Of the deliveries studied, 30% were by cesarean section, which accounted for 51% of all anesthesia-related complications. The incidence of anesthesia-related complications in cesarean deliveries was 2.1-3.2 times higher than the rate in vaginal deliveries across the entire maternal age spectrum, with the greatest difference seen in the 40-55 yr age group (Fig. 2).
Multivariate logistic regression modeling confirmed the excessive risk of anesthesia-related complications in cesarean deliveries (adjusted odds ratio [OR] 2.51) (Table 5, Model 1). In addition to cesarean delivery, Charlson-Deyo Comorbidity Index ≥1, rural area, being Caucasian, and scheduled admission were each associated with a significantly increased risk of anesthesia-related complications (Table 5, Model 1). When the analysis was limited to cesarean deliveries, the estimated OR of anesthesia-related complications associated with Charlson-Deyo Comorbidity Index decreased from 1.47 to 1.28 but remained statistically significant. On the other hand, the estimated OR associated with rural area increased from 1.33 to 1.65 (Table 5, Model 2).
The average LOS for women with anesthesia-related complications (3.89 ± 3.69 days [mean ± sd]) was about one-day longer than for women without anesthesia-related complications (2.92 ± 2.38 days, P < 0.0001). Overall, 96 women died in the deliveries studied, with a mortality rate of 10.3 deaths per 100,000 deliveries. Of the 96 maternal fatalities, 9.4% had at least one recorded anesthesia-related complication. Anesthesia-related complications during labor and delivery were associated with a 22-fold increased risk of maternal mortality (OR 22.26, 95% confidence interval 11.20-44.24).
Our study indicates that the incidence of anesthesia-related complications in labor and delivery was 0.46%, which varied markedly with the type of delivery, maternal preexisting medical conditions as measured by Charlson-Deyo Comorbidity Index, rural/urban area, and race. If corroborated by other researchers, these findings may provide valuable data for understanding and reducing the risk of obstetric anesthesia care. Cesarean delivery emerged as the most important risk factor for anesthesia-related complications, increasing the risk by 151% compared with vaginal delivery. Although cesarean delivery has long been recognized as a risk factor for maternal morbidity and mortality,19,20 our study provides quantitative data on the strength of the association between cesarean delivery and anesthesia-related complication with adjustment for maternal age, comorbidity, and other confounding factors. In our study, the proportion of cesarean deliveries increased from 27.5% in 2002 to 31.5% in 2005. These results are consistent with national statistics.21,22 A survey of approximately 1300 US hospitals that provide obstetric services found that only 6%-10% of mothers had no anesthesia during labor and delivery in 2001, as opposed to 11%-33% in 1992.23 With the cesarean delivery rate continuing to increase in the United States and many other countries,21,24,25 complications in cesarean delivery are an issue of increasing importance to obstetric anesthesia care.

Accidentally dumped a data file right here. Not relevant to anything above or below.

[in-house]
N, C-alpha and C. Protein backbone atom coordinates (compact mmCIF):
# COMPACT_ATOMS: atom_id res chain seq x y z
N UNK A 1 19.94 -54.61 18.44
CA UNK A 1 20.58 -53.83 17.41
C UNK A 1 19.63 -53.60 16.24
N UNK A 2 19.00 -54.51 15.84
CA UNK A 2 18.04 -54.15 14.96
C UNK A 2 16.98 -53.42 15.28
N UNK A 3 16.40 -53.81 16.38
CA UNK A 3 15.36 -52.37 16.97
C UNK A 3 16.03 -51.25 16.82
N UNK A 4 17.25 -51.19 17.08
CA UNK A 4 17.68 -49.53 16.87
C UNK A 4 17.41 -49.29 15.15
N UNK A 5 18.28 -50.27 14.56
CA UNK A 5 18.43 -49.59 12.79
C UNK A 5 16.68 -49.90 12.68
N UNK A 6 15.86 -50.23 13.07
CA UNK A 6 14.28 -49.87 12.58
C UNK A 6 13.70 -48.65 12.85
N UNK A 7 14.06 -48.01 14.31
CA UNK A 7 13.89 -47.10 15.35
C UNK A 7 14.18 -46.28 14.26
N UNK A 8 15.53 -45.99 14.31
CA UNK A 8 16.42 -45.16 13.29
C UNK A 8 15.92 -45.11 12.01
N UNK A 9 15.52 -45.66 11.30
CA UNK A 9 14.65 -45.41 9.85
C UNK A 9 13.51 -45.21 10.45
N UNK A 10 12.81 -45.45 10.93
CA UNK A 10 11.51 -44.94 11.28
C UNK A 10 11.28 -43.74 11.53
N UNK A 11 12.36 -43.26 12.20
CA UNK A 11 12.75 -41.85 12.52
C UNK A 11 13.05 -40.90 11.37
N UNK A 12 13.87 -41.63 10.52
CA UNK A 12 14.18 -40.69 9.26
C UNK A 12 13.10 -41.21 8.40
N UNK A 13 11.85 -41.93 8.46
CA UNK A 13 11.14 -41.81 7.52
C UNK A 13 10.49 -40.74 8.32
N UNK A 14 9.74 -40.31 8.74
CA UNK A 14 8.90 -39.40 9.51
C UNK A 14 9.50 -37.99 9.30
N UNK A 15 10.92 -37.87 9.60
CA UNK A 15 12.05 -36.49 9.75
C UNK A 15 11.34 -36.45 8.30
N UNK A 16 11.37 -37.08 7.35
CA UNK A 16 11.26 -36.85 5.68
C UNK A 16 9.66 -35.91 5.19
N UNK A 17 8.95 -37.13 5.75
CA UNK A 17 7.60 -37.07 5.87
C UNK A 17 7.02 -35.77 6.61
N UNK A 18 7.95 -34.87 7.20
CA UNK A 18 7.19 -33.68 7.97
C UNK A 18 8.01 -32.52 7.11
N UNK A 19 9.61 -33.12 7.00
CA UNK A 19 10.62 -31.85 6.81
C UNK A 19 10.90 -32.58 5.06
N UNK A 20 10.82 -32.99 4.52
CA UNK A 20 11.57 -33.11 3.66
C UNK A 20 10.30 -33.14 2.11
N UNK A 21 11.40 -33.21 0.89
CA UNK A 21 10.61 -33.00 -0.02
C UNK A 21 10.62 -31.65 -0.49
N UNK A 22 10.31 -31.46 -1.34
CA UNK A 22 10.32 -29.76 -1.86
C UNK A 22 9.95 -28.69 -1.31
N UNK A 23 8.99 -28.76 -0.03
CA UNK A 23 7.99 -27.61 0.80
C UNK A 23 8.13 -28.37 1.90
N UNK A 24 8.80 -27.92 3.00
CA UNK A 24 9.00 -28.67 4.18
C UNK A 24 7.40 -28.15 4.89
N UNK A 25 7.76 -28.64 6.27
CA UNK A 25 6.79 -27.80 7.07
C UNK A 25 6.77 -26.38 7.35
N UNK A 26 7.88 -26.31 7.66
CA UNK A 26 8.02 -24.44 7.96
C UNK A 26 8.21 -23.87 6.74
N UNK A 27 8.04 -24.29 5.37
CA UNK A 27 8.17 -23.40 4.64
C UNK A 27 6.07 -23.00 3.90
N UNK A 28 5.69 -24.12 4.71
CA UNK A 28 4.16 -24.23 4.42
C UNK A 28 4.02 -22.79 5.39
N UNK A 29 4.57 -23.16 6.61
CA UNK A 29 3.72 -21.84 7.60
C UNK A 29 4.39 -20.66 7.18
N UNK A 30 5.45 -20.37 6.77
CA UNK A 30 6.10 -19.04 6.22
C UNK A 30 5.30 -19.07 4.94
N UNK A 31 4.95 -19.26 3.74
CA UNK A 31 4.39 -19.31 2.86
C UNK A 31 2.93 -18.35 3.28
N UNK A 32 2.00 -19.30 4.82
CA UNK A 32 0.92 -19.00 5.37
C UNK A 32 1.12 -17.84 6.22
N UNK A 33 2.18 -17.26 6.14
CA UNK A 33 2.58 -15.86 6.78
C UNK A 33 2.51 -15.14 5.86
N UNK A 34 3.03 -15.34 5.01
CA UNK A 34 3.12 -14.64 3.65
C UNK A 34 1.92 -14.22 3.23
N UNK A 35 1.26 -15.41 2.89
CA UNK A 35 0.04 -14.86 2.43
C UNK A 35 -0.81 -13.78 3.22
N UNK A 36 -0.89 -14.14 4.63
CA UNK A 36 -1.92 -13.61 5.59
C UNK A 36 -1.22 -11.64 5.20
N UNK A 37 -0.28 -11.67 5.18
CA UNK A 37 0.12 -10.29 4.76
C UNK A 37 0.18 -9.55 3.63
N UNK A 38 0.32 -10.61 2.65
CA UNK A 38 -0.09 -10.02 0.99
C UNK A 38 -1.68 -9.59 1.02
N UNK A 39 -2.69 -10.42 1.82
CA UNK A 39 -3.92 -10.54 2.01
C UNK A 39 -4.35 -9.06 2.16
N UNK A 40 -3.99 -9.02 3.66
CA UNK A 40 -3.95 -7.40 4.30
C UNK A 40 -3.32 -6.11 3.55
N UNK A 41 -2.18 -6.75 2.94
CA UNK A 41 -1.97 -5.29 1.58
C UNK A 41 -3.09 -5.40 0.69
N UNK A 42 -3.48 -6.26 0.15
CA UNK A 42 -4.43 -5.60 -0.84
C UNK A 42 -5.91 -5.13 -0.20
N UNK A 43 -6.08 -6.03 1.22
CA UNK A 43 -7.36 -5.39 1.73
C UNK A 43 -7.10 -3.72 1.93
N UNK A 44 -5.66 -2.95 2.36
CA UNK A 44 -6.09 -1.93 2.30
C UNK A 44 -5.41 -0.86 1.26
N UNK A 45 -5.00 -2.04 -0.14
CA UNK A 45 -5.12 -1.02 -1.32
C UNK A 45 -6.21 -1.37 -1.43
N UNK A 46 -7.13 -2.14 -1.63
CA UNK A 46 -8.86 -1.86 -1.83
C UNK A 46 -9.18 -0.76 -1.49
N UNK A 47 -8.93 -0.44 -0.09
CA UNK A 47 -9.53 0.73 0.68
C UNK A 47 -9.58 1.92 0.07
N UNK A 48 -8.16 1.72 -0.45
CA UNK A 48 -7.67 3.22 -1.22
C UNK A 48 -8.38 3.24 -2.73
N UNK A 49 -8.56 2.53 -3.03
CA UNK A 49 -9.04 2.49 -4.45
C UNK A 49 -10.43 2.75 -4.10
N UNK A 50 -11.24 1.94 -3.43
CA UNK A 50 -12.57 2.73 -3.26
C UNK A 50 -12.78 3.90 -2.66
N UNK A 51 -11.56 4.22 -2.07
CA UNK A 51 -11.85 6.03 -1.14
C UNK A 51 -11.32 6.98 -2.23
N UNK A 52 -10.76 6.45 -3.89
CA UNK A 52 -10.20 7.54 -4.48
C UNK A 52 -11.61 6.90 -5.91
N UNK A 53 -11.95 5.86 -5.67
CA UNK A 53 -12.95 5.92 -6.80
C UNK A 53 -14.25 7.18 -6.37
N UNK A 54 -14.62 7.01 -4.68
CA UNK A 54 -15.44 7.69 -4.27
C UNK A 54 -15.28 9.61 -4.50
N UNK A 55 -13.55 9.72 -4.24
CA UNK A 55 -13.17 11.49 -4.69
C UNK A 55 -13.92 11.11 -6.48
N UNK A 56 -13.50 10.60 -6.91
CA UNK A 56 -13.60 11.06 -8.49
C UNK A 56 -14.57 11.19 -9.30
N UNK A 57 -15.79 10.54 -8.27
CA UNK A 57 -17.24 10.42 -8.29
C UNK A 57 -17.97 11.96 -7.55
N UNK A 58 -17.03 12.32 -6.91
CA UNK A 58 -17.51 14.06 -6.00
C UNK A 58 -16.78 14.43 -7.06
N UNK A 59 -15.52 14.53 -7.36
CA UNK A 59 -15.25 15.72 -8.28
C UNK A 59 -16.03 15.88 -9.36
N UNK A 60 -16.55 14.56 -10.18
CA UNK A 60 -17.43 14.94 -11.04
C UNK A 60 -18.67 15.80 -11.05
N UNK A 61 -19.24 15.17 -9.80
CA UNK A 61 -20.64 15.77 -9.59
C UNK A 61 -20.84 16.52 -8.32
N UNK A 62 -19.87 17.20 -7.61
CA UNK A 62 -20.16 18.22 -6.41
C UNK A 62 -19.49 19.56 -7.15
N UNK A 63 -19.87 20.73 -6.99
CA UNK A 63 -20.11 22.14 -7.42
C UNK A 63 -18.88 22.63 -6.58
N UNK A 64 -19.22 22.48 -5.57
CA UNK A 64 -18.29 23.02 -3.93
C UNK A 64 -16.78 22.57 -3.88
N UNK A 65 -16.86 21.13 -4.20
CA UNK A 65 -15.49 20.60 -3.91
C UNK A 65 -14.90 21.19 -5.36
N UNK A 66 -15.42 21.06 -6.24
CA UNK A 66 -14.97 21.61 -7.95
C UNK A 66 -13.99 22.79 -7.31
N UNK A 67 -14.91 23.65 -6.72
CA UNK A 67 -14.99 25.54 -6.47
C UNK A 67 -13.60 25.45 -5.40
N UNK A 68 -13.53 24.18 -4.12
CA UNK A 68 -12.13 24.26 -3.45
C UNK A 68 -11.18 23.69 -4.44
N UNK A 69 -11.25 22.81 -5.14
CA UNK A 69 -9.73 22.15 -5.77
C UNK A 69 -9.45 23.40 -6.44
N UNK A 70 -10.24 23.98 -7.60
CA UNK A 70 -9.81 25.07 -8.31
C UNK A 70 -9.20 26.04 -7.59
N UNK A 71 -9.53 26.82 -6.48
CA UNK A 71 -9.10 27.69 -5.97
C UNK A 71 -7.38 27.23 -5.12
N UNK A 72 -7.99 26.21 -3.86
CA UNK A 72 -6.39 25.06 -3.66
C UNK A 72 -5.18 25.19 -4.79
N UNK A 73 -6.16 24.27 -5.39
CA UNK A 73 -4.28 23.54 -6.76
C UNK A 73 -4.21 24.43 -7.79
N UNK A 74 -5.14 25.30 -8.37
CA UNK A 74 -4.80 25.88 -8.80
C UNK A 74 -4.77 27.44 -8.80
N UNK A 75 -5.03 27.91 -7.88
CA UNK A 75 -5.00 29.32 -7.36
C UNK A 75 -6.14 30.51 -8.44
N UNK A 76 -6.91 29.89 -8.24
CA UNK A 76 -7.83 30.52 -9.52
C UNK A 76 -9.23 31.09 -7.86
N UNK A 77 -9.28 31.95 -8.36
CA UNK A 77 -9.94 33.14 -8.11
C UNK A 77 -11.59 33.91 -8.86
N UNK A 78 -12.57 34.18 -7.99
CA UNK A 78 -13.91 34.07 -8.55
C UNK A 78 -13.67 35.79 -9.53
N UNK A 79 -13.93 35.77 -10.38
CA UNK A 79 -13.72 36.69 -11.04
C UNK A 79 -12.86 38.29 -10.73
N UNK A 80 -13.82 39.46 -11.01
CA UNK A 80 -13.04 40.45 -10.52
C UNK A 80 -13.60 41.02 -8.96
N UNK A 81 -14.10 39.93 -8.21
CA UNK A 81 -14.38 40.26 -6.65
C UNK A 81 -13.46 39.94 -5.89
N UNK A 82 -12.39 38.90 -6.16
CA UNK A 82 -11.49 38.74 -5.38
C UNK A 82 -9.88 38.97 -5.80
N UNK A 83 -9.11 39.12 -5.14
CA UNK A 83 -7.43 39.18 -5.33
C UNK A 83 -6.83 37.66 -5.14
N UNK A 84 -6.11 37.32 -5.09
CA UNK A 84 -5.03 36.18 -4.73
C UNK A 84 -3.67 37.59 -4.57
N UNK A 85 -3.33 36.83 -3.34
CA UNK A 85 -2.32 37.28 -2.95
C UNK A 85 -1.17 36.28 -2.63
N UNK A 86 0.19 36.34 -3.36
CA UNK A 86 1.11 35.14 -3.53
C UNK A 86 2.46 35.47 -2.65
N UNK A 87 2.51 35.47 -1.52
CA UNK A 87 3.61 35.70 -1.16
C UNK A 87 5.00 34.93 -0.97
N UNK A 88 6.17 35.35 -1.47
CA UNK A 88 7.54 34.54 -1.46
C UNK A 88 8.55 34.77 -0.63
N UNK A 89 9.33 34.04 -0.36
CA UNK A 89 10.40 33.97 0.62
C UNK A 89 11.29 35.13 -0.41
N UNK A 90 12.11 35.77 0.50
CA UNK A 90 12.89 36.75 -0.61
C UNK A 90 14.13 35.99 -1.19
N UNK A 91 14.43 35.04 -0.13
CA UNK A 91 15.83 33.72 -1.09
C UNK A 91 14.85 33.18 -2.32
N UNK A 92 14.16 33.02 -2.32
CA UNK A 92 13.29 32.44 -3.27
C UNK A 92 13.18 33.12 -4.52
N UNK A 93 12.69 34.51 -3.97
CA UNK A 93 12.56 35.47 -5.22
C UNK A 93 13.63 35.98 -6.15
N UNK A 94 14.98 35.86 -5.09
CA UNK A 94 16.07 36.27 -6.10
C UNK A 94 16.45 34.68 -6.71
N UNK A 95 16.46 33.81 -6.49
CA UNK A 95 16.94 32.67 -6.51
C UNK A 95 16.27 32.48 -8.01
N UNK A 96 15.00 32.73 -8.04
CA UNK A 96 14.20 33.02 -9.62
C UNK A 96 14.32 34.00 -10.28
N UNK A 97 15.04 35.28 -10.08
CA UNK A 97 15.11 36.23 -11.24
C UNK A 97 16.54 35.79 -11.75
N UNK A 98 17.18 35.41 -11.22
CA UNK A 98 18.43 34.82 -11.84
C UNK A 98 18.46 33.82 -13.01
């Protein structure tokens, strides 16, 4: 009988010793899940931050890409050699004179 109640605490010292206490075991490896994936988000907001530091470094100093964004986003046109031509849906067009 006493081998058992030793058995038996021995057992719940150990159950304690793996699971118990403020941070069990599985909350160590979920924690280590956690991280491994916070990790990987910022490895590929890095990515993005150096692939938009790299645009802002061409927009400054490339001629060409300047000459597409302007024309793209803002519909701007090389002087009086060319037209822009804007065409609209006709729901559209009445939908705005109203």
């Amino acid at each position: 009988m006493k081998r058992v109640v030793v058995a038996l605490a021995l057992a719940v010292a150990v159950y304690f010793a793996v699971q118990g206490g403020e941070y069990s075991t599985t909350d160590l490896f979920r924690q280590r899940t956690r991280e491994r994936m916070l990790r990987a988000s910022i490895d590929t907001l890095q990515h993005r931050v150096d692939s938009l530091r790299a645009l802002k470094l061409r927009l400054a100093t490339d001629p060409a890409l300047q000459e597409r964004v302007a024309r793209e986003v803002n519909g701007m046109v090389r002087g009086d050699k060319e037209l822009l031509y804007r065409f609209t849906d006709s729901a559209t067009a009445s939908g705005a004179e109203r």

Rural area is another risk factor for anesthesia-related complications in labor and delivery. Approximately 25% of the American population lives in rural areas but only 12.5% of surgeons practice there. Rural residents may have transportation barriers, less health workers per capita, and may take longer to seek treatment for their illnesses. It is estimated that <5% of practicing anesthesiologists work in rural areas.§ The heightened risk of anesthesia-related complications during labor and delivery for women living in rural areas may be due in part to these structural barriers to quality obstetric care. It was reported that women in rural areas receive significantly fewer epidurals than urban women during labor,26 which implies that the estimated risk associated with rural area reported in our study might be an underestimate.
There have been various case reports and studies describing the more complicated obstetric anesthetic management of women with specific preexisting complications, such as diabetes.27 Although it is expected that women with preexisting medical conditions may be more susceptible to the adverse effects of anesthesia, there are little empiric data substantiating the role of comorbidity in anesthesia-related complications during labor and delivery. Our study reaffirms that women in labor and delivery are generally a healthy group, with 97% of them having a 0 score on the Charlson-Deyo Comorbidity Index. Those who scored 1 or more on the Charlson-Deyo Comorbidity Index had a 47% higher risk of anesthesia-related complications in labor and delivery. The most common preexisting medical condition contributing to an elevated score on the Charlson-Deyo Comorbidity Index was chronic pulmonary disease, followed by diabetes.
We found that Caucasian women had a significantly higher incidence of anesthesia-related complications in labor and delivery than women in other racial groups. The higher incidence of anesthesia-related complications in Caucasian women may have resulted from their greater exposure to anesthetics and analgesics. Studies have shown that after controlling for factors such as insurance coverage and provider practice, Caucasian women in labor are more likely than African-American and Hispanic women to receive epidural analgesia.26,28 Moreover, the excess risk of anesthesia-related complications during labor and delivery in Caucasian women might be due in part to the fact that deliveries by Caucasian women are more likely to be nulliparous because they on average have fewer children than women in other racial groups.21 Nulliparous women are at an increased risk of complications compared with multiparous women.29